I wanted to share some of my work as I believe that I have come a long way from those first days of basic drawing where my ‘straight’ lines were quite wobbly and my figure drawings looked like something more suited to a horror film. I believe that I now have a solid background and knowledge in all the fields I studied and I’m happy that I chose to do so many subjects. Art continually evolves and I think one of the greatest lessons learnt whilst studying in Greece was patience. Patience to sit for a few hours purely to draw, patience to work through problems encountered in Photoshop and probably the hardest to learn but with the best results patience with layering, scumbles and glazes in oil painting.
I cannot claim that I’m ready for the commercial art world, neither do I want to be; this course for me has been a purely personal desire to be able to fulfill a long standing dream. I I feel that now I can go out into the world, continue my travels and this time I will be able to have the confidence to paint the places I see.
25, May 2009 § Leave a comment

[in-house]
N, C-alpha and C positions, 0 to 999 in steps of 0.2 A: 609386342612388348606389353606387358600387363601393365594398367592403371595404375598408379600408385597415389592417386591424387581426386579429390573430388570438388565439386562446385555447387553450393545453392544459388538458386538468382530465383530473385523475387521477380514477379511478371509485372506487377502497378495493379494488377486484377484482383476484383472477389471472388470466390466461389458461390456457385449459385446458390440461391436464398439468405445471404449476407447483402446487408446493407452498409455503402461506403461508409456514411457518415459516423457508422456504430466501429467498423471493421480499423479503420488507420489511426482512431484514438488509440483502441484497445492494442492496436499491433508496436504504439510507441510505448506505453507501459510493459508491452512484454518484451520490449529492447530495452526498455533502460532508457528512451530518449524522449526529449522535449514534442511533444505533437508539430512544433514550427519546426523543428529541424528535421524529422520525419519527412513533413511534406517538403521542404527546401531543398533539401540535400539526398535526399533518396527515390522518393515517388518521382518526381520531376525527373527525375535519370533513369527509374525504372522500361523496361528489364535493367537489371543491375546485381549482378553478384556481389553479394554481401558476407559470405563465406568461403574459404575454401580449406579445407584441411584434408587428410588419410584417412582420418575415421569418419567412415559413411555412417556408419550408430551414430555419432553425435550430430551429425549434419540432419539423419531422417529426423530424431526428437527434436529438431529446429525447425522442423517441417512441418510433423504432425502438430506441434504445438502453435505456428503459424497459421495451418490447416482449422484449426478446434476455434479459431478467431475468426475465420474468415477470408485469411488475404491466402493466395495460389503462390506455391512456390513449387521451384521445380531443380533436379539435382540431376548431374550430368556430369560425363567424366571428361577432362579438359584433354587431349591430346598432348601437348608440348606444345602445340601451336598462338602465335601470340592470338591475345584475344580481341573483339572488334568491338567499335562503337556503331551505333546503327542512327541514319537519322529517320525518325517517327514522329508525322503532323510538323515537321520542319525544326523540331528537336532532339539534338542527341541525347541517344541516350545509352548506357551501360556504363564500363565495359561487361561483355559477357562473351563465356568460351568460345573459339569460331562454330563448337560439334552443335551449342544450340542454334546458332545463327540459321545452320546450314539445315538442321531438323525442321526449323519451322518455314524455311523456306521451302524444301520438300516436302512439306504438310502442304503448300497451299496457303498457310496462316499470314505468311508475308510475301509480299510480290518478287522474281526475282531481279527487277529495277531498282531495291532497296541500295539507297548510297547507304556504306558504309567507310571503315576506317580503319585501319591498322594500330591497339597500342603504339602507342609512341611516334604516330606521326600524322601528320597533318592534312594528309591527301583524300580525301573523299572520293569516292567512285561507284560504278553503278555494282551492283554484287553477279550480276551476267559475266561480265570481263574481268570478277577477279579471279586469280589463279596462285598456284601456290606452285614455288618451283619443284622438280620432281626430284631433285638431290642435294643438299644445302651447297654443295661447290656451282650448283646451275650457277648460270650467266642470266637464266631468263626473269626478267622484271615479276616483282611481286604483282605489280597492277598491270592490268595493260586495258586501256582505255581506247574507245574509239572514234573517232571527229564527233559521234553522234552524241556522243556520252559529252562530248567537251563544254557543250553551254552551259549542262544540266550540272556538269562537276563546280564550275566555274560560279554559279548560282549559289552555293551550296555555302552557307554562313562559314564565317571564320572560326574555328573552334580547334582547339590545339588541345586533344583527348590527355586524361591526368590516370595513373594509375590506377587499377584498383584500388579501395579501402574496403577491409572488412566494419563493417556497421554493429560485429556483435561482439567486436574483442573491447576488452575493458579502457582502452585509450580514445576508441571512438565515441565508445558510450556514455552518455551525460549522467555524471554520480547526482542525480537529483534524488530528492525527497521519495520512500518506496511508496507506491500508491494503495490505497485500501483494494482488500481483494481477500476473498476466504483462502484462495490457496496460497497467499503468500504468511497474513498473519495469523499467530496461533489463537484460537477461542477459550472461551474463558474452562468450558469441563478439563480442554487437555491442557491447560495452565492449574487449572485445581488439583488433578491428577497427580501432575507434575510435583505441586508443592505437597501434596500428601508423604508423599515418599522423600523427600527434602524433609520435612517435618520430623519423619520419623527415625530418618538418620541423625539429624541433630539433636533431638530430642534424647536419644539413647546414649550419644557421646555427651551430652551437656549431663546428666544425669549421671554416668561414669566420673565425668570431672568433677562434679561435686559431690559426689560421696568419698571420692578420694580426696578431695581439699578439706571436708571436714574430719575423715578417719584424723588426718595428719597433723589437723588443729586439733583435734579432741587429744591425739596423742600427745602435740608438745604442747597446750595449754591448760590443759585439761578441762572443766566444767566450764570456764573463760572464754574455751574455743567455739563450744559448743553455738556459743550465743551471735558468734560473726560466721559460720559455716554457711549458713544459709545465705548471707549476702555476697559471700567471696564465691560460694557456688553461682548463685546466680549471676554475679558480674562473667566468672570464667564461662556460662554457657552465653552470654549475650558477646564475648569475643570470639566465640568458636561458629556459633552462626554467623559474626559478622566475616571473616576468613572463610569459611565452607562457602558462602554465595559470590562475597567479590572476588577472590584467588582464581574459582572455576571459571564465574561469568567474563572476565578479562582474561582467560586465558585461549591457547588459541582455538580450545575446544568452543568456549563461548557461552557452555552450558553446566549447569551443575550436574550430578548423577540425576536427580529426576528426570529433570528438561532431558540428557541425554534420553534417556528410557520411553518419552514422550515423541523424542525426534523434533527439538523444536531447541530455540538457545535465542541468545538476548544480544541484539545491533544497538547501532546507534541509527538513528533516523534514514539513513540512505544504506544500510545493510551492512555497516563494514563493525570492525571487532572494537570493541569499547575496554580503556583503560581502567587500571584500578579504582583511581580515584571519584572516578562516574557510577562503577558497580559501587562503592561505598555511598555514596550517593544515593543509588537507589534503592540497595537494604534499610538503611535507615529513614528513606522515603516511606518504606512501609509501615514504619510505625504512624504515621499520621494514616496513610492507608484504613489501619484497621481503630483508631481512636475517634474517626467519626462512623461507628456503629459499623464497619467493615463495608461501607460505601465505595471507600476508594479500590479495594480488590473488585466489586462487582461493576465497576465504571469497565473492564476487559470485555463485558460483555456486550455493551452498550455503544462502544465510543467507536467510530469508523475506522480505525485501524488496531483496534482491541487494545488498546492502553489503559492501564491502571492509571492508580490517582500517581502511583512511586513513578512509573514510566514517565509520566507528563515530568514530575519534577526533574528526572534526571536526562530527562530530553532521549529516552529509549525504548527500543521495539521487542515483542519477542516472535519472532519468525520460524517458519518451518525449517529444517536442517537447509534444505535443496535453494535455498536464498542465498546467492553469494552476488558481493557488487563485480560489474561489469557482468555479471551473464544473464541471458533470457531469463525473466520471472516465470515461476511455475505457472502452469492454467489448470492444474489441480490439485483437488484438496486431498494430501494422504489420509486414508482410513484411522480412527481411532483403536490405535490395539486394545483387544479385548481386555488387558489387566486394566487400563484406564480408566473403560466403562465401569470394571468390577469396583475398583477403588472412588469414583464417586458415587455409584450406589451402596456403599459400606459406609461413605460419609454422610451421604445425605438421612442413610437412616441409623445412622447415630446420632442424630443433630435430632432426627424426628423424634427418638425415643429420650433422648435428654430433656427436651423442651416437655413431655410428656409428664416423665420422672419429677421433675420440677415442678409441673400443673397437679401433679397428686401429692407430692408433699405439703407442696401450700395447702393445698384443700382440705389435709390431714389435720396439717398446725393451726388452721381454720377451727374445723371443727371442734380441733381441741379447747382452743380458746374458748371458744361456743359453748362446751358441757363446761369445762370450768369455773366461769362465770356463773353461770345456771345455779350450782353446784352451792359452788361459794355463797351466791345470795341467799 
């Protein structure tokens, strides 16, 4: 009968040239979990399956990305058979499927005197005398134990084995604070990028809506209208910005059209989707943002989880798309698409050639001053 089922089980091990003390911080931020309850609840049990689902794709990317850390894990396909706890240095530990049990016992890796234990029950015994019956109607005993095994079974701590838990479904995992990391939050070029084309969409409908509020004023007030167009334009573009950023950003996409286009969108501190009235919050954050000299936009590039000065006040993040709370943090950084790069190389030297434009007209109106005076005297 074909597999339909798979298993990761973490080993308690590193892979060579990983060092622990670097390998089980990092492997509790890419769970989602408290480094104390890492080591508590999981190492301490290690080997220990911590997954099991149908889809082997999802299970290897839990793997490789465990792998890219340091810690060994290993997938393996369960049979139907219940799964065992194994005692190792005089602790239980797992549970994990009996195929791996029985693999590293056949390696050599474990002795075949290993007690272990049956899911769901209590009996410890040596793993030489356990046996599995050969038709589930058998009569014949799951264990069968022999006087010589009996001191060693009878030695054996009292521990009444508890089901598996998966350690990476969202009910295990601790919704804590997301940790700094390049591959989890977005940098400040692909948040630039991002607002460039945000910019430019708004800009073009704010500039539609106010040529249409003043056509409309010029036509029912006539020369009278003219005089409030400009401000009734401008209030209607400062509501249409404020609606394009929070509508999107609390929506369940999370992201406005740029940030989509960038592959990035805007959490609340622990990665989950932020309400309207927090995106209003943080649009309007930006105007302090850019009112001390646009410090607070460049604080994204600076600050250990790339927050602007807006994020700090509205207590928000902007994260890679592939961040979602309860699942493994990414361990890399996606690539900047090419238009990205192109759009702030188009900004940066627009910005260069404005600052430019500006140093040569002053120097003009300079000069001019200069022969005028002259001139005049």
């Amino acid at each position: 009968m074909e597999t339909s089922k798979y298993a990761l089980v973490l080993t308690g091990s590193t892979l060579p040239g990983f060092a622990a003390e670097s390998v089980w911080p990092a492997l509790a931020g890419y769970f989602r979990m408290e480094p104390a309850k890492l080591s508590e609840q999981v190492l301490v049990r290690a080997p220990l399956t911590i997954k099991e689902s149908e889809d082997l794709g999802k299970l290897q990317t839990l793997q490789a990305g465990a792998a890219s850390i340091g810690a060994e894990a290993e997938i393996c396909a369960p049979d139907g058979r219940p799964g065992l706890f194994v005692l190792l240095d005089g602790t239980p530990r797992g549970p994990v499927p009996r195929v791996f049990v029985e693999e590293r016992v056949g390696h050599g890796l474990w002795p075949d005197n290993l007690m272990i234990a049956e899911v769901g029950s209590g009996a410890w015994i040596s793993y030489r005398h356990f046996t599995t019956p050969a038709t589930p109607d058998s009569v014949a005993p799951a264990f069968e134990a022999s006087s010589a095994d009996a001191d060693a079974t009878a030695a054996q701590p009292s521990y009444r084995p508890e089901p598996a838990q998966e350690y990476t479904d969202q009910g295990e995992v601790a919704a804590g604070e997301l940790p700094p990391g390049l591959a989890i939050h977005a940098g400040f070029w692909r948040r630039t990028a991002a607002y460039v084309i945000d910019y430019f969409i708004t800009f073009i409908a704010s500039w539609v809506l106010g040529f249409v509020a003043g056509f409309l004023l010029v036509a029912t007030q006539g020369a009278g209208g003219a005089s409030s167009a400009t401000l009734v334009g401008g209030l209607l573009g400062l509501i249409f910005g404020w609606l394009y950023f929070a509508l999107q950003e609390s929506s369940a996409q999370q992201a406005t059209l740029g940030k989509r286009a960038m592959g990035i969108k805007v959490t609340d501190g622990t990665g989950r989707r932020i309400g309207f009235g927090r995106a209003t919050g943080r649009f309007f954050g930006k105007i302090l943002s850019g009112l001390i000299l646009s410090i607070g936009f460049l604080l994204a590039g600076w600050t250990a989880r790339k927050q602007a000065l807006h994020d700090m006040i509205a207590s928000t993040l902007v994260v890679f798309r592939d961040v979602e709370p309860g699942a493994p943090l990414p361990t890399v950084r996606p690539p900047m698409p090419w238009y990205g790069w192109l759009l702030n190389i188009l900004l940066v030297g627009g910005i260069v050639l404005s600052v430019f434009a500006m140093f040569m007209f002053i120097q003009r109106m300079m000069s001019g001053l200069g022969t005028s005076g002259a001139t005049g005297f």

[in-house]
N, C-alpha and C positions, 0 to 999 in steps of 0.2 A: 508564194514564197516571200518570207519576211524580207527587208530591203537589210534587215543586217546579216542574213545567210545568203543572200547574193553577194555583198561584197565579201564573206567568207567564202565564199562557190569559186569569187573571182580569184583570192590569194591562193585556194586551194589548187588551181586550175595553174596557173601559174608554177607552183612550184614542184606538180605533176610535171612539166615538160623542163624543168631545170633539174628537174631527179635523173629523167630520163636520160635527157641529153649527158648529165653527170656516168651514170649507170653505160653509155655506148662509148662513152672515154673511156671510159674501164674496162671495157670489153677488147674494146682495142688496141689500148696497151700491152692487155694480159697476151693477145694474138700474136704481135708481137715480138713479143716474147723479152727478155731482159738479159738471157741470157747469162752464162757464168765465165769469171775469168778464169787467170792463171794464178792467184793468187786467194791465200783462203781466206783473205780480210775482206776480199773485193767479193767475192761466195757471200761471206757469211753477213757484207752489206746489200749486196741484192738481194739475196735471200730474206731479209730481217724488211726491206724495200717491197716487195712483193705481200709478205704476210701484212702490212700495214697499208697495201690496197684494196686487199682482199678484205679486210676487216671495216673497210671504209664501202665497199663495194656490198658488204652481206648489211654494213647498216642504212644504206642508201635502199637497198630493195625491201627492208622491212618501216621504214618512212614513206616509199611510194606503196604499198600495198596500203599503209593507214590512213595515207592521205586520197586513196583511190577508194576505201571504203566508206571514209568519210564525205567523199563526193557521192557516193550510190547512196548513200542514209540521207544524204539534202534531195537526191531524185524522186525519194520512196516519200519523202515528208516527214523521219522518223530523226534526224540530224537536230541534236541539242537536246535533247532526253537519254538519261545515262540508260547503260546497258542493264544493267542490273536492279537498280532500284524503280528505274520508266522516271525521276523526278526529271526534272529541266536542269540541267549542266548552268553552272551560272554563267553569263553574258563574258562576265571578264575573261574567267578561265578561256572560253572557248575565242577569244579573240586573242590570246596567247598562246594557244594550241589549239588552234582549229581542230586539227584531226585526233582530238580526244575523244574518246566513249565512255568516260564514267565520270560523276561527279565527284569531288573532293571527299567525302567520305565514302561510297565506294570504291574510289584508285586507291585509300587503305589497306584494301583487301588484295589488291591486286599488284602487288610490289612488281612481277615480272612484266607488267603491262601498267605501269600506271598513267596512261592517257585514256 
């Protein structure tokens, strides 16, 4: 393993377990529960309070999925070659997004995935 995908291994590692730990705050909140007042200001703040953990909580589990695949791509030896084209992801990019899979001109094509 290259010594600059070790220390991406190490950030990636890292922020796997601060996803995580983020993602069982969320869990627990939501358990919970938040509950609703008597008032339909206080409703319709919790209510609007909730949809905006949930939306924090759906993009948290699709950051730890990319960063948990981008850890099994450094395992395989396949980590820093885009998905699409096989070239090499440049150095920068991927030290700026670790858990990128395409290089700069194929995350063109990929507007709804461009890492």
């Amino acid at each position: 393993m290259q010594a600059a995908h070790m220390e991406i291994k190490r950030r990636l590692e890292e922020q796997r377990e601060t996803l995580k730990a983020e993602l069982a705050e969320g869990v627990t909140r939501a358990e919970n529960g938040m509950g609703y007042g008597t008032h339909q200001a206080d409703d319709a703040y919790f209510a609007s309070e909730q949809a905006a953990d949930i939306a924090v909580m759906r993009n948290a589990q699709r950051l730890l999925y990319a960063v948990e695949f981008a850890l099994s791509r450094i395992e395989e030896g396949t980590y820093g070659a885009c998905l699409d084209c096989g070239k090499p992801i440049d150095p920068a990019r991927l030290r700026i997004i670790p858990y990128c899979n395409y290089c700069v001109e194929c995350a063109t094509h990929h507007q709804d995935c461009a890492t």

Photography student Alice Houston recently captured the morning light that has visited the Church of a Hundred Doors since the fourth century AD.
13, June 2008 § Leave a comment
Picture of Professor Jeffrey Carson, circa 1988, by Aegean Center alum Julian Parker-Burns
We would like to officially welcome you to our blog, as well as to our recently revamped website at www.aegeancenter.org. Check back here for more Aegean Center news and events, as well as alumni updates, archival images and Paros highlights. With the new semester will also come student diaries and student work in progress.
If you are an Aegean Center alum and are still working in the arts, or have exciting news to tell, send us an email at email@example.com, and we’ll feature your news on these pages.
Have you got an image of Paros or the Aegean Center from the 60s, 70s or 80s? Add it to our historical archive, again at firstname.lastname@example.org. Pictured above is our very own Jeffrey Carson in the courtyard of the Church of 100 Doors in 1988.
Check back soon for pictures from the Spring 2008 Student Art Exhibition.